Burqa ban will serve to boost the sex industry in Morocco
A bad-tempered debate has erupted on the Morocco World News website following a report that the Muslim country has banned the sale, production and import of burqas.
Someone called Zigma Zigma suggested that the ban would serve only to boost Morocco’s “sex industries” by drawing in more foreigners.
Christian M Davidson rubbished the suggestion:
Come on, Morocco is biggest destination for male sex industry not female.
And he pointed of that 80 percent of Moroccans have “some kind of same-sex intercourse”, but they get married later. He added that Morocco has more gay dating sites than the rest of Africa put together.
Muslim preacher Sheikh Mohamed Fizazi, above, reacted to the ban by supporting the authorities. He claims that the burqa is a cultural symbol belonging to other countries like “Afghanistan, Pakistan and the Arabian Peninsula,” worn to obscure the female form.
Here in Morocco and in the North of Africa in general, our women have their own style in wearing the hijab. It is a style that represents our social and religious culture.
The sheikh went on to suggest that if the government had proposed banning either the Moroccan or the Eastern veil, then it would be a clear case of an unfair ruling.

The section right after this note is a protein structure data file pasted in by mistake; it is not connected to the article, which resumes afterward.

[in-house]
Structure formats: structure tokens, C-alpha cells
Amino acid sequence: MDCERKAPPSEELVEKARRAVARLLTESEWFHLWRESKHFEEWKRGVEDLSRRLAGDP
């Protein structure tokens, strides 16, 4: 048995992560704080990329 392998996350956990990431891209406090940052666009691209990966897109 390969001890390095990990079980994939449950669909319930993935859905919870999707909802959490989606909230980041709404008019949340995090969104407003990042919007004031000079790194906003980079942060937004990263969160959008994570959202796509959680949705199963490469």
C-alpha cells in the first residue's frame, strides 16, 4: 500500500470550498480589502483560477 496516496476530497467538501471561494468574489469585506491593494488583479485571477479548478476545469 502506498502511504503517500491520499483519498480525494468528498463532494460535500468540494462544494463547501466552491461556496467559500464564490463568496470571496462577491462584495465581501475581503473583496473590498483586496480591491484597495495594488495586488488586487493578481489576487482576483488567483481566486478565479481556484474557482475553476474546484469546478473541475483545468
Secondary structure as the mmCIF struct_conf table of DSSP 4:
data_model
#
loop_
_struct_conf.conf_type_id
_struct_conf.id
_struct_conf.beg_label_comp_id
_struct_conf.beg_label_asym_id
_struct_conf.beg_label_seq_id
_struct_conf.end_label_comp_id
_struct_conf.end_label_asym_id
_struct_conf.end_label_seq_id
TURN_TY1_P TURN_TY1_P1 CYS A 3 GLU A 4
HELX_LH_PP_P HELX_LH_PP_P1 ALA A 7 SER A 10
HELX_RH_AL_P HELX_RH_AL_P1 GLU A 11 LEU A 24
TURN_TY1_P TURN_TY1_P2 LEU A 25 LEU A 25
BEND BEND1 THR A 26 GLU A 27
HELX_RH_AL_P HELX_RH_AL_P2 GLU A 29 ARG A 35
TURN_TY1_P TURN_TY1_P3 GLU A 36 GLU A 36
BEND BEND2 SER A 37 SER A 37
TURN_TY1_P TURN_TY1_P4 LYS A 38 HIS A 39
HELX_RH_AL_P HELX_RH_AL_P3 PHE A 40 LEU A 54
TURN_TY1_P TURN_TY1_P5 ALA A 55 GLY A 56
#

Then we could say, ‘Oh God, this is unfair’.
Since, however, the ban involves an item culturally appropriate to other countries, he reasons that it is not a decision which represents an infringement on Moroccan rights and freedoms. In fact, he argues, the importation of products like the burqa represents a sort of betrayal of Moroccan culture and tradition.
Fizazi concluded by saying:
For me, there is no difference between the Afghan burqa and foolishly ripped jeans or a mini skirt, or whatever degrades our pure culture and particular our identity …
But Hammad Kabbaj, a preacher barred from standing in parliamentary elections in October over his alleged ties to “extremism”, denounced the ban as “unacceptable”, and that it mocked the “Morocco of freedom and human rights” which “considers the wearing of the Western swimsuit on the beaches an untouchable right”.
Meanwhile. the Northern Moroccan National Observatory for Human Development said it considered the measure:
An arbitrary decision that is an indirect violation of women’s freedom of expression and wearing what reflects their identities or their religious, political or social beliefs.
But Nouzha Skalli, a former family and social development minister, welcomed the ban as:
An important step in the fight against religious extremism.
Letters announcing the ban were sent out on Monday, giving businesses 48 hours to get rid of their stock.
There was no official announcement from the government, but unnamed officials told outlets the decision was made due to “security concerns”.
It is unclear if Morocco is now intending to ban the garment outright.
A high-ranking interior ministry official confirmed the ban to the Le360 news site, adding that:
Bandits have repeatedly used this garment to perpetrate their crimes.
The burqa, which covers the entire face and body, is not widely worn in Morocco, with most women favouring the hijab, which does not shroud the face.
Hat tip: BarrieJohn